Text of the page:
Thread Rating:
  • 0 Vote(s) - 0 Average
  • 1
  • 2
  • 3
  • 4
  • 5
Helmet from Sivac, Serbia
Hi folks,
sorry if it is all known to you, but do we have this helmet in the database?
I just wondered...

edit: sorry for the wrong category - perhaps someone could correct that?
noxia /Suzi

It is actually in the database as Auxiliary cavalry ACE 07 (Belgrade), but your link contains good pictures and interesting additional information.

It is interesting to see that it actually appears to be in the Museum of Sombor, not Belgrade. The publication mentioned in the link appears to be:

Vujovic, Miroslav
Rimski slem iz Sivca
Roman Helmet from Sivac
Verlag: Gradski muzej (Sombor), 2008
Sprache: Serbisch
Kyrillische Schrift, Illustriert
Broschur, 84 Seiten, Format: 210 x 270 mm
ISBN 86-911883-7

but it is in Serbian.

If any RATer speaks Serbian and has access, it would be great to know what they make of the helmet and its inscription because this is a fascinating helmet with an interesting inscription and the original publication (Velenrajter, P. 1978-79: 'A Roman helmet with an inscription found at Sivac', Grada za proucavanje spomenika kulture Vojvodine 8-9, 17-20) is rather short.

Finally, observers should be aware that, at least based on the original publication, the brow and skull reinforcements appear to be modern reconstructions or an amalgam with other finds because Velenrajter's photos do not show these.

Jens Horstkotte
Munich, Germany
I think it was only for 3 month in Sombor, after that it was on display in Belgrad, gradski muzej and vojni muzej.
But where it is kept now, i could not make out.

Anyway, i ordered the book, and then we will know better hopefully...
noxia /Suzi
I could not resist and actually ordered it myself. I was positively surprised to find that the publication is bilingual. A short summary follows:

The helmet was turned up by ploughing. It is made of copper alloy (bronze with 5-6% tin). The surface shows traces of having been tinned. Otherwise the surface and the workmanship in general are rather rough (many hammer and chisel marks). The damage to the bowl was inflicted from the inside so was probably caused from ploughing when it was in the ground rather than battle when in active use. The crossed reinforcements and the peak are missing (those exhibited are modern additions) but their existence is proven not only by respective rivet holes but also by traces on the helmet surface in the form of thin lines in the lighter reddish original bronze color which stand out against the darker, formerly tinned areas of the helmet surface. Scientific anaylsis has shown corrosion products along these lines which may indicate that the crossed reinforcements were originally from iron rather than bronze.

The guards for the ears have been forced out from the sides of the helmet bowl. The two cheek guards are secured beneath the chin by means of two sets of holes: The left cheek piece had two circular holes and the right one a circular hole and a large rectangular opening. Vujovic believes that the right piece overlapped the left and was secured by a presumed longish turning rivet in the upper hole of the left, the role of the lower holes is unknown.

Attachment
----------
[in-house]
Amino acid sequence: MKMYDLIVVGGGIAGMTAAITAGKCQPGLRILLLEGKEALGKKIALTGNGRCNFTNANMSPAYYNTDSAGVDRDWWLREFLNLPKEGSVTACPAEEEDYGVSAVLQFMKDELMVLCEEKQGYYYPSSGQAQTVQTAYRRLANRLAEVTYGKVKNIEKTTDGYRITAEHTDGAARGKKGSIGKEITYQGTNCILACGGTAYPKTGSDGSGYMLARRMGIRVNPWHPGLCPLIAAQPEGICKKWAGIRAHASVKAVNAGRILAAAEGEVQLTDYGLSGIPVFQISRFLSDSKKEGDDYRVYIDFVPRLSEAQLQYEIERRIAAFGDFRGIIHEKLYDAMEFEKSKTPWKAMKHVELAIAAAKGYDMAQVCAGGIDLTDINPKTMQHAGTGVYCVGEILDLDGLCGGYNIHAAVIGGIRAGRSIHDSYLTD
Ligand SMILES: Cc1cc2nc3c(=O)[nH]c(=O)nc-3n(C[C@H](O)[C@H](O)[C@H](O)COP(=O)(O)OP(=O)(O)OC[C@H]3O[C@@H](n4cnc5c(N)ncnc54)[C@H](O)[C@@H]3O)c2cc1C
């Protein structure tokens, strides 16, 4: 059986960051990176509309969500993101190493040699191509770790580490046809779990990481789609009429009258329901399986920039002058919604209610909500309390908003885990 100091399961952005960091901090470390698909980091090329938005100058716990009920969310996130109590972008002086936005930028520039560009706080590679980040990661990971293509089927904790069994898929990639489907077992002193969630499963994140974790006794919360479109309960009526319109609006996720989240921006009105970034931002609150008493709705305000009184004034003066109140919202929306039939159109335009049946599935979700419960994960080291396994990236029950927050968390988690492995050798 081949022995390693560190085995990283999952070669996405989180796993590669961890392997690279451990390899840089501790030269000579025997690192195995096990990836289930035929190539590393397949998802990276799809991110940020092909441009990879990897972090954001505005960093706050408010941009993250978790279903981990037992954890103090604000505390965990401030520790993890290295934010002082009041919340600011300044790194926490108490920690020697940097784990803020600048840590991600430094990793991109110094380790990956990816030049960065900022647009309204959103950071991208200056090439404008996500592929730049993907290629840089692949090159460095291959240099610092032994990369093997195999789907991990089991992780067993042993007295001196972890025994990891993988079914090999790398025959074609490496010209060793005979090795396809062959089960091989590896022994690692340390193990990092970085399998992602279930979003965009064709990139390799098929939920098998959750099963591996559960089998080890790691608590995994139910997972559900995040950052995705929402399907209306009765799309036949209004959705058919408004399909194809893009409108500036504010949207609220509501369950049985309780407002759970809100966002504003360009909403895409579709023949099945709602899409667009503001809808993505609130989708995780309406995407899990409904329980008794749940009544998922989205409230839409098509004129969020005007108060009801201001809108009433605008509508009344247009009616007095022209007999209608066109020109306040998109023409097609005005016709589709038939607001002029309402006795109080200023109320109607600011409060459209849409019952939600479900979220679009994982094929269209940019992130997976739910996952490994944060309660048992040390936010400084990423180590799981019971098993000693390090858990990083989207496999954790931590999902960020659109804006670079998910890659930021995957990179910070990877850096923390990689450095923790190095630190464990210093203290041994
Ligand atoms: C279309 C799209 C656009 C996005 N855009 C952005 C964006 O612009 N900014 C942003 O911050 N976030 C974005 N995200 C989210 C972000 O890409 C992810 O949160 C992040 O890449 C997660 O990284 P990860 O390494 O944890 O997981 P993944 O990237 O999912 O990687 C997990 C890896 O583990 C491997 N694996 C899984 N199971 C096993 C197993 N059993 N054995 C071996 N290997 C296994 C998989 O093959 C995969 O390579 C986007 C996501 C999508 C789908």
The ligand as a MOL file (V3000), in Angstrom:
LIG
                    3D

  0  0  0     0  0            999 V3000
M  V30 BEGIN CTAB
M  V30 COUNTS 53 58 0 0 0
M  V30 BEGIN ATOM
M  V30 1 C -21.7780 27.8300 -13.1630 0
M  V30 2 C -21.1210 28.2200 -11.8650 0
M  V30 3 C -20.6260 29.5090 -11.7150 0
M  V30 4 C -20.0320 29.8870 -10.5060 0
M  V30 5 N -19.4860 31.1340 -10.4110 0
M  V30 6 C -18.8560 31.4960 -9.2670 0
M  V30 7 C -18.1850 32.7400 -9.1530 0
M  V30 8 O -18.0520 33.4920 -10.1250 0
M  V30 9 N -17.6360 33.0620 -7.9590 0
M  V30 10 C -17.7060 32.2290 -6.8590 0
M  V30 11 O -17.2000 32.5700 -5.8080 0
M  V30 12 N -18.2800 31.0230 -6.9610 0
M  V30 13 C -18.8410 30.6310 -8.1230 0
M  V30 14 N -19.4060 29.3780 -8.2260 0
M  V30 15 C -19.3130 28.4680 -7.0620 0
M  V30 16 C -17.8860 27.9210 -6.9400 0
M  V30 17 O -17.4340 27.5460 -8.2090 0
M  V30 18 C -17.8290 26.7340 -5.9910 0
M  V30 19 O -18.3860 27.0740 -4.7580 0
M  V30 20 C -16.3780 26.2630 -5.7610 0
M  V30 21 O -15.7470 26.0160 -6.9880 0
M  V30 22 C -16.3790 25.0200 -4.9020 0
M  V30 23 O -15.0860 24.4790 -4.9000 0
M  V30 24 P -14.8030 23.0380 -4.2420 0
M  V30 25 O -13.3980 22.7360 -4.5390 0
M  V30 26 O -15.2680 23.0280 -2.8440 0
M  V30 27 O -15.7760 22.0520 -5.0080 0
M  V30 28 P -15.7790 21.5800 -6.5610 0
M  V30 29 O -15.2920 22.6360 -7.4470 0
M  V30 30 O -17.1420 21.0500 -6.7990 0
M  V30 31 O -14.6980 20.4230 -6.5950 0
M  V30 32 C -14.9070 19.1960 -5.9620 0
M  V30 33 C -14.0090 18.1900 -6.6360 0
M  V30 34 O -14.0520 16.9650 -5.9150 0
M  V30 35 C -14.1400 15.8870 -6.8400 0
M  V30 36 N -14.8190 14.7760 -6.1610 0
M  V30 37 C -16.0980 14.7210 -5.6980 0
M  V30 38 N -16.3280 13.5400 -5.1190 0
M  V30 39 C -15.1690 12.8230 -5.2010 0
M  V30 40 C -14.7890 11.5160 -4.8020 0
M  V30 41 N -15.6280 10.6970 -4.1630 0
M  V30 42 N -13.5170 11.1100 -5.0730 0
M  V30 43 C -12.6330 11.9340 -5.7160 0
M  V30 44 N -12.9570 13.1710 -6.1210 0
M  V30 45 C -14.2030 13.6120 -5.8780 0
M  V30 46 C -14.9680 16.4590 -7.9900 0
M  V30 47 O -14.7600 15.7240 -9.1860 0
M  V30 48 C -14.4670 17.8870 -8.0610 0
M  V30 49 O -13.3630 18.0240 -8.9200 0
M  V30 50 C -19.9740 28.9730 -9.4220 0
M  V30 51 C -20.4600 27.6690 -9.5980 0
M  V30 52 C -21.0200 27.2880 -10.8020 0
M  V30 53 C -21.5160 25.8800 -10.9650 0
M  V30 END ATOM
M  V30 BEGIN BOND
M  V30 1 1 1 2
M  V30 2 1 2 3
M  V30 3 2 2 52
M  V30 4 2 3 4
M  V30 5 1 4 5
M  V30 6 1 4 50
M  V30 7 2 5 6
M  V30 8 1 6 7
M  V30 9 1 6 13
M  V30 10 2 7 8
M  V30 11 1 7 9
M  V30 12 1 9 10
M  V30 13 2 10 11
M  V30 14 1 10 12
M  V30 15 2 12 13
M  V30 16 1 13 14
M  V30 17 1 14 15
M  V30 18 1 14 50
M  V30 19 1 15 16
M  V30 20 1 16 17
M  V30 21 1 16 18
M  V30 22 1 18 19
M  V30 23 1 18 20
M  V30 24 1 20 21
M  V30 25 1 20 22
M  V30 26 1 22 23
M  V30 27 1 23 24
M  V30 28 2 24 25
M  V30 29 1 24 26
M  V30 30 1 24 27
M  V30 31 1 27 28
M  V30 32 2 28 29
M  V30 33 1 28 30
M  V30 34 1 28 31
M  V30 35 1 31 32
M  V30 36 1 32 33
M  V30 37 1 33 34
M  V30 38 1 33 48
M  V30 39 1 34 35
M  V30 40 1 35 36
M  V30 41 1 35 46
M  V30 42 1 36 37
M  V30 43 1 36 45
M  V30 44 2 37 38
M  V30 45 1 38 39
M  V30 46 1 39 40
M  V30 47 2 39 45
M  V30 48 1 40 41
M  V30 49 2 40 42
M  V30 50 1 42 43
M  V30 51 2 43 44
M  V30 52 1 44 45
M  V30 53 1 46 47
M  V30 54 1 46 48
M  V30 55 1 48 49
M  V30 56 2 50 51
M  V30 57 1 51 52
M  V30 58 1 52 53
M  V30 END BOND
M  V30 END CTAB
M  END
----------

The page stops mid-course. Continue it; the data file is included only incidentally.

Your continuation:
The depth of the helmet is more shallow than other specimens of this type and the cheekpieces more curved. The appearance of the helmet is therefore closer to earlier helmet types and in facts resembles Peter Connolly’s reconstruction of the Florence helmet (except that the cheek pieces are wider and overlap).

The neck guard carried a punched inscription: „> - IIII - IVL / M - I - [L/E]VC“.

Velenrajter translated this as: "C(ohors) quarta IVL(iana) M(anipulus) I. LVC(ii).“. However Vujovic correctly identifies the second part as the name of the owner "M(arcus) I(ulius) EVC(...)“ and believes that the cognomen was of Greek type (Eucarpus or Eucharis or similar).

The first letter is clearly the inverted „C“ for Centuria. Therefore Vujovic prefers the reading: „C(enturia) IIII IVL(ii)“ for the first line.

Not being an epigraphist, my own additional observation is this: If the „IIII“ behind the sign for century is actually a numeral, this would accord with a formula known predominantly for legio II Parthica and field army vexillations to name centuries not after the centurion but by cohors and place in the battle line (Speidel, Roman Army Studies II, pp. 21). However, in this case one would expect something like „pilus“ „hastatus“ or „princeps“ to follow (the formula is „>“ followed by the numeral of the cohors followed by the rank of the centurion, e.g. hastatus posterior). In this case „IVL(ius)“ appears fairly certain. Therefore the IIII may actually also represent part of a name, e.g. „ C(enturia) TITI(?) IVL(II) / M(arcus) I(ulius) EVC(...)“ or similar. One of the photos in Vujovic appear to show at least one, possibly two additional dots which would make the first „I“ a „T“ ("TIII").

Jens Horstkotte
Munich, Germany
here is a little update.
I found a link for a free PDF-download of the publication, also in english:
noxia /Suzi

Forum Jump: